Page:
Obama, Clinton Talk Social Security

Democratic presidential hopefuls Sen. Barack Obama, D-Ill., and Sen. Hillary Rodham Clinton, D-N.Y., Sunday, Nov. 11, 2007.
AP Photo
Democrat Barack Obama said Sunday that if elected he will push to increase the amount of income that is taxed to provide monthly Social Security benefits.

Obama and other Democratic presidential candidates previously have signaled support for this idea.

Meanwhile, Hillary Rodham Clinton said she would move more carefully than her rivals on dealing with looming shortfalls facing the Social Security system.

In an interview Sunday on NBC's "Meet the Press," Obama said increasing the income ceiling would allow relatively well-off taxpayers such as himself to pay a little more to rescue the system. He objected to benefit cuts or a higher retirement age.

Currently, only the first $97,500 of a person's annual income is taxed; the cap is scheduled to rise to $102,000 next year.

"I think the best way to approach this is to adjust the cap on the payroll tax so that people like myself are paying a little bit more and people who are in need are protected," the Illinois senator said.

"That is the option that I will be pushing forward."

But Clinton rejected that argument.

"I know it may sound good at first blush," said Clinton. "If you look at all the complexities of this, I think it's much smarter to say: Look, we're going to deal with the challenges by fiscal responsibility and we're going to use a bipartisan commission. And we're not going to do it by further burdening middle-class families."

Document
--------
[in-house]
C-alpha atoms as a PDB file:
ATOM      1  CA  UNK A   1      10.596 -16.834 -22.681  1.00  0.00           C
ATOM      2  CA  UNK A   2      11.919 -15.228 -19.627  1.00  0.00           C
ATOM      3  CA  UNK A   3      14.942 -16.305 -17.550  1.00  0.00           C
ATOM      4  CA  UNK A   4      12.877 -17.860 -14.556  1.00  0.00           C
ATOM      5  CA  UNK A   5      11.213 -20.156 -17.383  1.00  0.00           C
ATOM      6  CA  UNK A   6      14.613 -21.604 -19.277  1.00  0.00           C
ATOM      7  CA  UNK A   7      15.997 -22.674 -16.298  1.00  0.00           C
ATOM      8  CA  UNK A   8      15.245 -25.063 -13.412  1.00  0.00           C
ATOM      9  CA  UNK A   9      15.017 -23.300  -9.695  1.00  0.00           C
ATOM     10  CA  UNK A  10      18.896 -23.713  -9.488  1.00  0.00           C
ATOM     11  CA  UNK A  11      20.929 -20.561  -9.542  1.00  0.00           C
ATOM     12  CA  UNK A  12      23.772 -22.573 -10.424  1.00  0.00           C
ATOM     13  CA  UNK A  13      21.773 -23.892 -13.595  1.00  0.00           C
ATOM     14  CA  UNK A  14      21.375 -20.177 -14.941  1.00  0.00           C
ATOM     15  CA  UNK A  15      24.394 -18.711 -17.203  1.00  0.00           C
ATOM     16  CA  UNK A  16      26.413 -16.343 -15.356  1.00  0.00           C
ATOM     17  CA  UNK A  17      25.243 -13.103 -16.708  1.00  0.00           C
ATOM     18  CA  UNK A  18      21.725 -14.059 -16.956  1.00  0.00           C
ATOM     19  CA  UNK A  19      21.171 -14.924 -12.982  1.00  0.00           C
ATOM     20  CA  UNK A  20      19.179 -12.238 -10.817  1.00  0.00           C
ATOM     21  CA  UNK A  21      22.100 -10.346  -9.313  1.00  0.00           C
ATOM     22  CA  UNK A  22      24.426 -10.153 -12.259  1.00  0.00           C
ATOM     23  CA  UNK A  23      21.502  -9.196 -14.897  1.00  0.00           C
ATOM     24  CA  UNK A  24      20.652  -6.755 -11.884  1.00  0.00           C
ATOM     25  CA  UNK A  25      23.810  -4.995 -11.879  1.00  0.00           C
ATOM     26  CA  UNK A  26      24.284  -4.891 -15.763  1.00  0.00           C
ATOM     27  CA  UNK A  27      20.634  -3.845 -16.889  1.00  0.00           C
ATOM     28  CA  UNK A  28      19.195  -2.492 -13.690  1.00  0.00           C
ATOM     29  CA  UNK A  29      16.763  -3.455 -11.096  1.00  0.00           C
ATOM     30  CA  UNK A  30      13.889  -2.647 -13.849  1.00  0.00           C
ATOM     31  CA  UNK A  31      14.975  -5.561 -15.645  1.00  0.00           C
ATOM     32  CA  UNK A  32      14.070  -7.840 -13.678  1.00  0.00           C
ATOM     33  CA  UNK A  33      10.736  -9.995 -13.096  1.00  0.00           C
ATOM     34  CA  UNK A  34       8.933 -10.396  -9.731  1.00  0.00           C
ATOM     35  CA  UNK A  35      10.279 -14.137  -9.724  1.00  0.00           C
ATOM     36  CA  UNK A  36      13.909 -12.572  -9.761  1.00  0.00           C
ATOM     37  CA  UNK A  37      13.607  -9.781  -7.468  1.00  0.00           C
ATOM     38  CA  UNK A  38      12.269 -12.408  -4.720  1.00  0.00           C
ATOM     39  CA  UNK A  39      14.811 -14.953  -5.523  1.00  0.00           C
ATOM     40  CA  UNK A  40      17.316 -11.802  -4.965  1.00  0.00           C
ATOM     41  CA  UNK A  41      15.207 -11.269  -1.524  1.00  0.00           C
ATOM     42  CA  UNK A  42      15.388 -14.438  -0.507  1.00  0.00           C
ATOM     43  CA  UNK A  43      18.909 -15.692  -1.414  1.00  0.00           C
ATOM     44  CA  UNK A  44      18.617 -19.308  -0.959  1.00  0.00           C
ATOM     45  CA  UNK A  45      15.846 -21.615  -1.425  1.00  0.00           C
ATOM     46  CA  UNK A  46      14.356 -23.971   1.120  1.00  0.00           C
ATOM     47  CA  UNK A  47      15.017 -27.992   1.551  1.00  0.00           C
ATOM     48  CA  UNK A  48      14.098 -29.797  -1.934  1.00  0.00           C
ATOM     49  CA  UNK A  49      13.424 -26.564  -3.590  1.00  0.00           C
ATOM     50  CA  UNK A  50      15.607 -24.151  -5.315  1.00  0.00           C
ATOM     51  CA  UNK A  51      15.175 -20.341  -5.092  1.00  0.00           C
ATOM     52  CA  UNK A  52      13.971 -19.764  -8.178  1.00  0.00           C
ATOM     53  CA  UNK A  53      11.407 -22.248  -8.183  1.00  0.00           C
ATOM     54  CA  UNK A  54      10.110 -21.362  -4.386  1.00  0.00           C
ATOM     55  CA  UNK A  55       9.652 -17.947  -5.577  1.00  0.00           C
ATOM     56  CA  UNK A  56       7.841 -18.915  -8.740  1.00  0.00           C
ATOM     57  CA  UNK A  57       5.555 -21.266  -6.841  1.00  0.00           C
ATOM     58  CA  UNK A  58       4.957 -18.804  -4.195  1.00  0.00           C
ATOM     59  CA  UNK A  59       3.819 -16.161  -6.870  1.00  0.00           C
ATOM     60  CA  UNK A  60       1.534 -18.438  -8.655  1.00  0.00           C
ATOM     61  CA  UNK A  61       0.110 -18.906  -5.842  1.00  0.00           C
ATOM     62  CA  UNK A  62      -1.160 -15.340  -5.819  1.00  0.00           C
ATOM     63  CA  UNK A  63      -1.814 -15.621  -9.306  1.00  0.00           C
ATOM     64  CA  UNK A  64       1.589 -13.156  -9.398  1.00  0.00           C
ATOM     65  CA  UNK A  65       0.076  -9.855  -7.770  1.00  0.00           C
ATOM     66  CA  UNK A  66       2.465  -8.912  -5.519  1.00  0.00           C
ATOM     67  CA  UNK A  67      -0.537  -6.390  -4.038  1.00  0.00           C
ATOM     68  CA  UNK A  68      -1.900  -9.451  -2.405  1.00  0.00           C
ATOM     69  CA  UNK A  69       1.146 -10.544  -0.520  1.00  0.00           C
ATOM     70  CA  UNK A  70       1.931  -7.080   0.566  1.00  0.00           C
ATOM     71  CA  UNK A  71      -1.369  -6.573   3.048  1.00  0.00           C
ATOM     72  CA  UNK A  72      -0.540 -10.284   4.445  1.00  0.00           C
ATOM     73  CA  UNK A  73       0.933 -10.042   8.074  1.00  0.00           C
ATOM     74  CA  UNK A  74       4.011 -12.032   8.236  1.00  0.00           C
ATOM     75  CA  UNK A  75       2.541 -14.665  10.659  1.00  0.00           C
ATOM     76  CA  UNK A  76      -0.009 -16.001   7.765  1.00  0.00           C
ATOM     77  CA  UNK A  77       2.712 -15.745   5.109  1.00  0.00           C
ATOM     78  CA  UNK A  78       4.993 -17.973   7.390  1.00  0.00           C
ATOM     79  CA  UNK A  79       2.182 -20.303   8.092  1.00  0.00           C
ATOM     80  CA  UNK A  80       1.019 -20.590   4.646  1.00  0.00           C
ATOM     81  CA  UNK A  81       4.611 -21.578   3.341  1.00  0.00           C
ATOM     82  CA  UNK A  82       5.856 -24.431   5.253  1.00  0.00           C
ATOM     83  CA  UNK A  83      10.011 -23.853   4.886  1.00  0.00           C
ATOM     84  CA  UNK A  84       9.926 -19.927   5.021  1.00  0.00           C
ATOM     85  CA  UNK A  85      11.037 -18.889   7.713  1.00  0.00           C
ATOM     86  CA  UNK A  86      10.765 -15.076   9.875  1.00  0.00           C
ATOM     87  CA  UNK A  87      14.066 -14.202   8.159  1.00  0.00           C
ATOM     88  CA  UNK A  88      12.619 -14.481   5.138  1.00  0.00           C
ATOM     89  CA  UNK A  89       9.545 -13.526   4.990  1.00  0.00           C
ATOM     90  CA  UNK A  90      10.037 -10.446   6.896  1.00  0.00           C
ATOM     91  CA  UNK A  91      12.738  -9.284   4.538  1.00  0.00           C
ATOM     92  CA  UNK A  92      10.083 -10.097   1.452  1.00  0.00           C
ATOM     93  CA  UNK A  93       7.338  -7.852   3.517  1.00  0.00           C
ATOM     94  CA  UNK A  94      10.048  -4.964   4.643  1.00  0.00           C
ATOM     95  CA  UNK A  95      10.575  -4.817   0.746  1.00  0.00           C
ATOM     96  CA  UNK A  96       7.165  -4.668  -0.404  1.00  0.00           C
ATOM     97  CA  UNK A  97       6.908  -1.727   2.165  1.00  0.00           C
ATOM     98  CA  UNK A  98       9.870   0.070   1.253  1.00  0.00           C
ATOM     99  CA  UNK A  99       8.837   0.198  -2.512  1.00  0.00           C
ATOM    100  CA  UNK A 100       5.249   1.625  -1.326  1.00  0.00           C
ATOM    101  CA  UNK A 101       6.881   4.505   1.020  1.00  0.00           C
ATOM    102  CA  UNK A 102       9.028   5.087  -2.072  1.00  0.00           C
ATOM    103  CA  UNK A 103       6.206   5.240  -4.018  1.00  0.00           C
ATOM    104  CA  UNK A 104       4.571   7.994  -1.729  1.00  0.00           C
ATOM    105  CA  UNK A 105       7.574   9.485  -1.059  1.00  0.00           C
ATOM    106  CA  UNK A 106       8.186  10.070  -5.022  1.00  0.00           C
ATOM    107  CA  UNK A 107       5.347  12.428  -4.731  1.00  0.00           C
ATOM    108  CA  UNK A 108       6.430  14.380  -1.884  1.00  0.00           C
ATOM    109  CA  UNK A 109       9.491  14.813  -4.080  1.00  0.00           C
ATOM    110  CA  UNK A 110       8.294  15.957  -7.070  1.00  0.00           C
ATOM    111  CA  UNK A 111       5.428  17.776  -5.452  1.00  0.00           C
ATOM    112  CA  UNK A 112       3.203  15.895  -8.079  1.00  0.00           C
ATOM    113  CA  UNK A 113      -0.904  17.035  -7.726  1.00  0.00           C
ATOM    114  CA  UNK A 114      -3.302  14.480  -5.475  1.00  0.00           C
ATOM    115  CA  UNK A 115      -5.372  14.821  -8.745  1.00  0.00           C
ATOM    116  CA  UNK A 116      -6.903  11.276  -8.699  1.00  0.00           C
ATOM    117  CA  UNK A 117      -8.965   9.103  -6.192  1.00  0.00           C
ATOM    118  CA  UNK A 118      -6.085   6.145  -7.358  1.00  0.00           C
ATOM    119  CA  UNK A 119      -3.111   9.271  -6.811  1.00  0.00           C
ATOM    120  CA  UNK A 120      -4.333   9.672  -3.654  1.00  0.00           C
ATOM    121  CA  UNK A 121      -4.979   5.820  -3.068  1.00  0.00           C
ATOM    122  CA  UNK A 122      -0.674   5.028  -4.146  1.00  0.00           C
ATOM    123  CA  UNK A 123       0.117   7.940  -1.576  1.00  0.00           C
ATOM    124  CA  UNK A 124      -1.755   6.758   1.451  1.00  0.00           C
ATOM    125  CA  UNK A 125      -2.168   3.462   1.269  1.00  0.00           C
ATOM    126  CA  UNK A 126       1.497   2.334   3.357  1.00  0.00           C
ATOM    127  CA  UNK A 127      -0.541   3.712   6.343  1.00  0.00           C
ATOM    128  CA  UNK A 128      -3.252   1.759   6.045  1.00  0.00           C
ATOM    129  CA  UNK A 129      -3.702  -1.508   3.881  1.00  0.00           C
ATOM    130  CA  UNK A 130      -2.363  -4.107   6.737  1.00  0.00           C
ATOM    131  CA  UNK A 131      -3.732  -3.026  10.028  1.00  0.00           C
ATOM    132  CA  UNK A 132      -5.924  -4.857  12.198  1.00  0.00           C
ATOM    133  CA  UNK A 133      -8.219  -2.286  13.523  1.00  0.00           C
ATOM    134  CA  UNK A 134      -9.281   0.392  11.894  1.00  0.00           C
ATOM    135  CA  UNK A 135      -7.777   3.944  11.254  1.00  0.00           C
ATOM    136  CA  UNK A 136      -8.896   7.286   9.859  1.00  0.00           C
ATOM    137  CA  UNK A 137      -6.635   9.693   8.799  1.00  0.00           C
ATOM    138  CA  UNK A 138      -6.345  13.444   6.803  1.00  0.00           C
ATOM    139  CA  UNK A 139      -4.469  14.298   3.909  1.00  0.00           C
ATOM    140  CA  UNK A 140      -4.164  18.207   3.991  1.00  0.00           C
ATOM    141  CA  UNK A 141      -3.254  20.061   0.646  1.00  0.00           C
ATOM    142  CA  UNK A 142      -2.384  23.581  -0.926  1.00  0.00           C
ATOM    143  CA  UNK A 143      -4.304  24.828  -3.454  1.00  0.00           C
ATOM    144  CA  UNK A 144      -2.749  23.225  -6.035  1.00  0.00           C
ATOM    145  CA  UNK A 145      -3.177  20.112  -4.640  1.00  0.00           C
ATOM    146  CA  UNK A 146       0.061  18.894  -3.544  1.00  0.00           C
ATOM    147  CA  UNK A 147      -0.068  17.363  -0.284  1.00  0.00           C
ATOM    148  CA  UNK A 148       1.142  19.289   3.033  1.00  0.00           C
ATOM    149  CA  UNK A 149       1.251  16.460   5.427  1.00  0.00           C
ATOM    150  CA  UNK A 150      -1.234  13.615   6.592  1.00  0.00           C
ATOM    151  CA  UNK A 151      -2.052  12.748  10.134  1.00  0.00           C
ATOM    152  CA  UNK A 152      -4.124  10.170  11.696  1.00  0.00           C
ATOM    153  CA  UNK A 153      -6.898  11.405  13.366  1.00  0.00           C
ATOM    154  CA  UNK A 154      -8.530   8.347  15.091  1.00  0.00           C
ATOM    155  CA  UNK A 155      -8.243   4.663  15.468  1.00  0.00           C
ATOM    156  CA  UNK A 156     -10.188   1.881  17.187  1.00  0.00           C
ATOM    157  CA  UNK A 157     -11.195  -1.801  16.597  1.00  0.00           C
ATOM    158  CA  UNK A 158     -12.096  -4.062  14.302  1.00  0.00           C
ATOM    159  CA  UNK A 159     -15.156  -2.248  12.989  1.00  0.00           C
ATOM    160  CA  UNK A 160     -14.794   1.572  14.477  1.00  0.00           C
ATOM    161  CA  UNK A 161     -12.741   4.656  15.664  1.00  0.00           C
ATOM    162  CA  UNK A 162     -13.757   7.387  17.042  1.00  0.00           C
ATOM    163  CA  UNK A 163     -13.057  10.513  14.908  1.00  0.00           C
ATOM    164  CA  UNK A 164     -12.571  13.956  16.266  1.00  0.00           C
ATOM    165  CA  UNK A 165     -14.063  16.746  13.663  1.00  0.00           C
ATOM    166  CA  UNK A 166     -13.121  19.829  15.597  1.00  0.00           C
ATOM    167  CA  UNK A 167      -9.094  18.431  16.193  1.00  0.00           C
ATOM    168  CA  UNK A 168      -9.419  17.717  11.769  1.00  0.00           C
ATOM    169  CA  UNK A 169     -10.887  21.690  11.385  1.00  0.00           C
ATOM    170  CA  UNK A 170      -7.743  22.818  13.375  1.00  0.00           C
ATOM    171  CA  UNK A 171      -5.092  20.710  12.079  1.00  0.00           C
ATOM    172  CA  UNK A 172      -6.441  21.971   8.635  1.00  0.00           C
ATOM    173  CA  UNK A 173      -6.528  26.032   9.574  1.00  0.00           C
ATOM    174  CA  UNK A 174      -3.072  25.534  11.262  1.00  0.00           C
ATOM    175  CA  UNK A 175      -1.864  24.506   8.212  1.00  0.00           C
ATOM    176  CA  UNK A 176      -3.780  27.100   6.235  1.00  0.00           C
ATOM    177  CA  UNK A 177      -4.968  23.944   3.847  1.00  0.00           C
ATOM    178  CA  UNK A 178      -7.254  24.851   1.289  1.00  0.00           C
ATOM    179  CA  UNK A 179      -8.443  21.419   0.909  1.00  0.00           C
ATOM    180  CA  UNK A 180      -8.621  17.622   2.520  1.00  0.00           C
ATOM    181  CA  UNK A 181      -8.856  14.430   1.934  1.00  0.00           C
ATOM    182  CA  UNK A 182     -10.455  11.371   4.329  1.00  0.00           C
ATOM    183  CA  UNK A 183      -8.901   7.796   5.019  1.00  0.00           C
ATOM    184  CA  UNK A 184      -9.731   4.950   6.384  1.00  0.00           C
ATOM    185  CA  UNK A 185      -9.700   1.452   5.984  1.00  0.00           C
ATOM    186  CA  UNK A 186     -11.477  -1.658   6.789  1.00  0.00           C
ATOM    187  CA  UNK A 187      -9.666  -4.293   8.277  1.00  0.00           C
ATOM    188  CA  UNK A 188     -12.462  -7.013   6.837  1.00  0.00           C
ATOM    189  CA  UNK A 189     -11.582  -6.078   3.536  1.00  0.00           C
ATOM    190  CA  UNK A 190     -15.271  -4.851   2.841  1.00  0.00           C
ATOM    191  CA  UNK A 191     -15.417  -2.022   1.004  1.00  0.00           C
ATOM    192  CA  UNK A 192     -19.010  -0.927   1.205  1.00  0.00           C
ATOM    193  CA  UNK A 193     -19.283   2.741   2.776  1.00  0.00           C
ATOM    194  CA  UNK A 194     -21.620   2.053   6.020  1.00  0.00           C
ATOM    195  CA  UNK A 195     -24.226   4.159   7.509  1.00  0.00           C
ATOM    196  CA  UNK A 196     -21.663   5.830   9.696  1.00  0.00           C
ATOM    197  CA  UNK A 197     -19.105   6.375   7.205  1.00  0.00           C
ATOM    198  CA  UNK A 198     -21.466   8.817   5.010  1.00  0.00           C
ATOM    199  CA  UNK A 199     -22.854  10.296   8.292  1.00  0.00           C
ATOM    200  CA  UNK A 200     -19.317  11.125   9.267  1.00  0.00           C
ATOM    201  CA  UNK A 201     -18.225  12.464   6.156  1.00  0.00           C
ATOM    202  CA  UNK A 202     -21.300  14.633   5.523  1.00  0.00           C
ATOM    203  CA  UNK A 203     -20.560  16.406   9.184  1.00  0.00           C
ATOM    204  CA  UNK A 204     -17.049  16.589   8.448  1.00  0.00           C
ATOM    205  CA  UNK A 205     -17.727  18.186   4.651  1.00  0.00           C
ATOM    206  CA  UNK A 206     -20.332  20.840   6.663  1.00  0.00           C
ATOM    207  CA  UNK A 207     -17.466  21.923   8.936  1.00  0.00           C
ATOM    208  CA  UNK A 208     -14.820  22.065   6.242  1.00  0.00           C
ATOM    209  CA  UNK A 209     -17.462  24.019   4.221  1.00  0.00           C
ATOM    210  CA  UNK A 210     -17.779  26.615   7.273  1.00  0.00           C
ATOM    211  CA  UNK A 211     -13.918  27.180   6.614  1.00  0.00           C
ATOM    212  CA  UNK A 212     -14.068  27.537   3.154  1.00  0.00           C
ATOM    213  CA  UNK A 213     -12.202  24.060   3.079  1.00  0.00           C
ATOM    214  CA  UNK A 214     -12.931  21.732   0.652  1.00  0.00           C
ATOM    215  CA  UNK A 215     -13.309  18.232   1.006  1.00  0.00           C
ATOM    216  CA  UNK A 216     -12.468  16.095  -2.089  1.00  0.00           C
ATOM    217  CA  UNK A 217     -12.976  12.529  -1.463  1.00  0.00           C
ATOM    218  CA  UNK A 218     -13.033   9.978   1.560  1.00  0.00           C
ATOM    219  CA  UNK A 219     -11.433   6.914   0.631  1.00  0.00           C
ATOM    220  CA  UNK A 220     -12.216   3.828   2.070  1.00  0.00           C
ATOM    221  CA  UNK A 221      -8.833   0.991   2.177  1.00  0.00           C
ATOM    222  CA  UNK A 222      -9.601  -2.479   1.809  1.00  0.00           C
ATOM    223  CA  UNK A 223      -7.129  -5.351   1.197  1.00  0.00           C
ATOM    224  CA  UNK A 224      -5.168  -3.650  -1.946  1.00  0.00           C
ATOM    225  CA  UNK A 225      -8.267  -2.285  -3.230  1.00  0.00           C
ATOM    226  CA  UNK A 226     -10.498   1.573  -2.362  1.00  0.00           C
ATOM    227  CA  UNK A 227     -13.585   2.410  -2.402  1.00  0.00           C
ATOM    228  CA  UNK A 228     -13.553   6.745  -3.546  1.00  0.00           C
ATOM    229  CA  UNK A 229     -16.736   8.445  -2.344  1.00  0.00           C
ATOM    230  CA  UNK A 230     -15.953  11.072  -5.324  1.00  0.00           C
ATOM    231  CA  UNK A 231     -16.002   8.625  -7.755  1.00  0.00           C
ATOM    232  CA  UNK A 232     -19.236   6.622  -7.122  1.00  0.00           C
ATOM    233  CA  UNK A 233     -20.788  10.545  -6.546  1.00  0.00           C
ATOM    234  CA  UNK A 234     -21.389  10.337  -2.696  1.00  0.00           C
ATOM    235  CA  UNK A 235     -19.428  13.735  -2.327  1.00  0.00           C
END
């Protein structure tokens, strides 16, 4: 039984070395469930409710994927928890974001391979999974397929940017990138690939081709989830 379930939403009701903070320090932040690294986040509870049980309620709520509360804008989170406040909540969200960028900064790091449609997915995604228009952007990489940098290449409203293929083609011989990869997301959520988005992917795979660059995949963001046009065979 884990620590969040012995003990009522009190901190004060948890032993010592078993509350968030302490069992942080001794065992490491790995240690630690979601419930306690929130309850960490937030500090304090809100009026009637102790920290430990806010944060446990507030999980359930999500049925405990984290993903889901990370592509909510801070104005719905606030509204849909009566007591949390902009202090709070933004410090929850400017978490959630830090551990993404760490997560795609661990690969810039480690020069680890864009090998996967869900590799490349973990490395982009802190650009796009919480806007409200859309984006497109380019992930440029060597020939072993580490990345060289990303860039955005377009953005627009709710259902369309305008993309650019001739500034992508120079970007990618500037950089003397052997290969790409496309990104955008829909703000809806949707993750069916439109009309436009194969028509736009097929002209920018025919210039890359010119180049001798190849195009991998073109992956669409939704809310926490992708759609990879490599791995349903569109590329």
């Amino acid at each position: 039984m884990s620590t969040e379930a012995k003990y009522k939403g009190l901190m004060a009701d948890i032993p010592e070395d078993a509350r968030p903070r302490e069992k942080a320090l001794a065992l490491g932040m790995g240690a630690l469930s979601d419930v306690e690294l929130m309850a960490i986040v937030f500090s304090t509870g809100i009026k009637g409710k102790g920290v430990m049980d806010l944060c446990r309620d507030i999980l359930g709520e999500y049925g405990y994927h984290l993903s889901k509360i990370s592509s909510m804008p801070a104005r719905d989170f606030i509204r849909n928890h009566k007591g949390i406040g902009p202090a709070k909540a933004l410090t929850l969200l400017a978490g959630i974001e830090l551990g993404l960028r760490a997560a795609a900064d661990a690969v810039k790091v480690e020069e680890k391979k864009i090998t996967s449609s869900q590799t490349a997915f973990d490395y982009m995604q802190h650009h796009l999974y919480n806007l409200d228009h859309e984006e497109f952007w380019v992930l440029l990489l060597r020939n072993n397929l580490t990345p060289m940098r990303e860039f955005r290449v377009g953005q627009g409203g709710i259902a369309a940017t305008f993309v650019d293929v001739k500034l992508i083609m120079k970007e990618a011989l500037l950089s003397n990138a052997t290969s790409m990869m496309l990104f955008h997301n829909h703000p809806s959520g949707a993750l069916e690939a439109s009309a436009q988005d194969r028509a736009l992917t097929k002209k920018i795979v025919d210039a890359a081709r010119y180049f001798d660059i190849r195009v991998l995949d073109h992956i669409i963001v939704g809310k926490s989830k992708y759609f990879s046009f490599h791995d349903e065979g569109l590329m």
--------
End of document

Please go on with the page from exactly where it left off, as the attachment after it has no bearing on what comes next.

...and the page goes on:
"If you lift the cap completely that would be a $1 trillion tax increase," Clinton told reporters after a Veterans Day event.

Clinton said she would initially end the practice of borrowing from the Social Security trust fund. She said more responsible fiscal practices could bolster the economy, which would in turn make the fund more healthy.

Obama's proposal could include a gap or "doughnut hole" to shield middle-income earners from paying more in taxes, he said.

Obama said some tough decisions will be in order because Social Security is the most important social program in the country.

"It's not sufficient for us to just finesse the issue because we're worried that, well, we might be attacked for the various options we present," he said.

Obama also invoked his friend, billionaire Warren Buffett, who Obama said has expressed concern that he pays less in Social Security taxes than anyone else in his office.

"And he has said, and I think a lot of us who have been fortunate are willing to pay a little bit more to make sure that a senior citizen who is struggling to deal with rising property taxes or rising heating bills, that they've got the coverage that they need," Obama said.

Obama has tried to draw contrasts between himself and front-runner Hillary Rodham Clinton on Social Security, saying on the stump and in TV ads that she has dodged tough questions about its finances.

He made a veiled reference to that at a big fundraising dinner on Saturday.

"The same old textbook campaigns just won't do in this election," Obama said. "That's why not answering questions because we're afraid our answer won't be popular just won't do."

"I think primary voters do know where I am," said Clinton. "I am for solving the long-term challenges of the Social Security trust fund."

She rejected suggestions that there are a very limited number of potential solutions.

"I don't buy that," said Clinton. "I think there are a lot of solutions with many variations."

On the Republican side, candidate Fred Thompson unveiled a Social Security proposal last week that calls for reducing benefits to future retirees and creating voluntary personal retirement accounts. The plan is similar to one put forth by President Bush that ultimately stalled in Congress.